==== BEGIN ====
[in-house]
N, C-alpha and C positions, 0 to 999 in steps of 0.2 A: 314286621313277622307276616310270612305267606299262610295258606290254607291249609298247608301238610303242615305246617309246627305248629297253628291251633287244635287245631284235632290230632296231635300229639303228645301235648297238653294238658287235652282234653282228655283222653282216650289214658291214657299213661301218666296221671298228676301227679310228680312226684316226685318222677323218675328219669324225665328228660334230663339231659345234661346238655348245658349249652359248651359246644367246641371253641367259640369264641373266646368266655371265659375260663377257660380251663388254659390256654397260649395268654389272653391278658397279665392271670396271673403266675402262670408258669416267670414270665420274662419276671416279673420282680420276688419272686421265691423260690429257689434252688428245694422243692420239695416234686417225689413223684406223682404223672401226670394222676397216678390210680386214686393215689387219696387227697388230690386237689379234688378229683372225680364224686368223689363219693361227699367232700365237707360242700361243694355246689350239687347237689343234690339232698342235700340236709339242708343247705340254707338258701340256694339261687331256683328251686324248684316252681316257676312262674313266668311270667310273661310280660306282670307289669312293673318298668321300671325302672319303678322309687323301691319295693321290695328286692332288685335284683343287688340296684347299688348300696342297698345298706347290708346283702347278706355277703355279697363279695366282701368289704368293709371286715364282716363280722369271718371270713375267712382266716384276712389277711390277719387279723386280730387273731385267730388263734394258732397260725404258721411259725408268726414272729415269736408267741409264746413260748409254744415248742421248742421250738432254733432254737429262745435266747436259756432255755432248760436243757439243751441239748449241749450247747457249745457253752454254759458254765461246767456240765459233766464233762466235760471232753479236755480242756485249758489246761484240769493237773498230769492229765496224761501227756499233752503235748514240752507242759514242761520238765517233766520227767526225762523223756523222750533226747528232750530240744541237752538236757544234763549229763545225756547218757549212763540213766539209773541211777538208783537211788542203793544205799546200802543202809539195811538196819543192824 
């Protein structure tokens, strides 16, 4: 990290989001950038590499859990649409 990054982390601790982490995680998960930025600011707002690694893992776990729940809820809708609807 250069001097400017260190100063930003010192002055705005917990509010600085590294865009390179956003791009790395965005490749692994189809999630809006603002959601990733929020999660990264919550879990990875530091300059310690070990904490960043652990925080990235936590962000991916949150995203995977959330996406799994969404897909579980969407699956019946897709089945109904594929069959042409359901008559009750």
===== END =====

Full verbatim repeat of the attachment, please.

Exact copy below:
[in-house]
N, C-alpha and C positions, 0 to 999 in steps of 0.2 A: 314286621313277622307276616310270612305267606299262610295258606290254607291249609298247608301238610303242615305246617309246627305248629297253628291251633287244635287245631284235632290230632296231635300229639303228645301235648297238653294238658287235652282234653282228655283222653282216650289214658291214657299213661301218666296221671298228676301227679310228680312226684316226685318222677323218675328219669324225665328228660334230663339231659345234661346238655348245658349249652359248651359246644367246641371253641367259640369264641373266646368266655371265659375260663377257660380251663388254659390256654397260649395268654389272653391278658397279665392271670396271673403266675402262670408258669416267670414270665420274662419276671416279673420282680420276688419272686421265691423260690429257689434252688428245694422243692420239695416234686417225689413223684406223682404223672401226670394222676397216678390210680386214686393215689387219696387227697388230690386237689379234688378229683372225680364224686368223689363219693361227699367232700365237707360242700361243694355246689350239687347237689343234690339232698342235700340236709339242708343247705340254707338258701340256694339261687331256683328251686324248684316252681316257676312262674313266668311270667310273661310280660306282670307289669312293673318298668321300671325302672319303678322309687323301691319295693321290695328286692332288685335284683343287688340296684347299688348300696342297698345298706347290708346283702347278706355277703355279697363279695366282701368289704368293709371286715364282716363280722369271718371270713375267712382266716384276712389277711390277719387279723386280730387273731385267730388263734394258732397260725404258721411259725408268726414272729415269736408267741409264746413260748409254744415248742421248742421250738432254733432254737429262745435266747436259756432255755432248760436243757439243751441239748449241749450247747457249745457253752454254759458254765461246767456240765459233766464233762466235760471232753479236755480242756485249758489246761484240769493237773498230769492229765496224761501227756499233752503235748514240752507242759514242761520238765517233766520227767526225762523223756523222750533226747528232750530240744541237752538236757544234763549229763545225756547218757549212763540213766539209773541211777538208783537211788542203793544205799546200802543202809539195811538196819543192824 
């Protein structure tokens, strides 16, 4: 990290989001950038590499859990649409 990054982390601790982490995680998960930025600011707002690694893992776990729940809820809708609807 250069001097400017260190100063930003010192002055705005917990509010600085590294865009390179956003791009790395965005490749692994189809999630809006603002959601990733929020999660990264919550879990990875530091300059310690070990904490960043652990925080990235936590962000991916949150995203995977959330996406799994969404897909579980969407699956019946897709089945109904594929069959042409359901008559009750």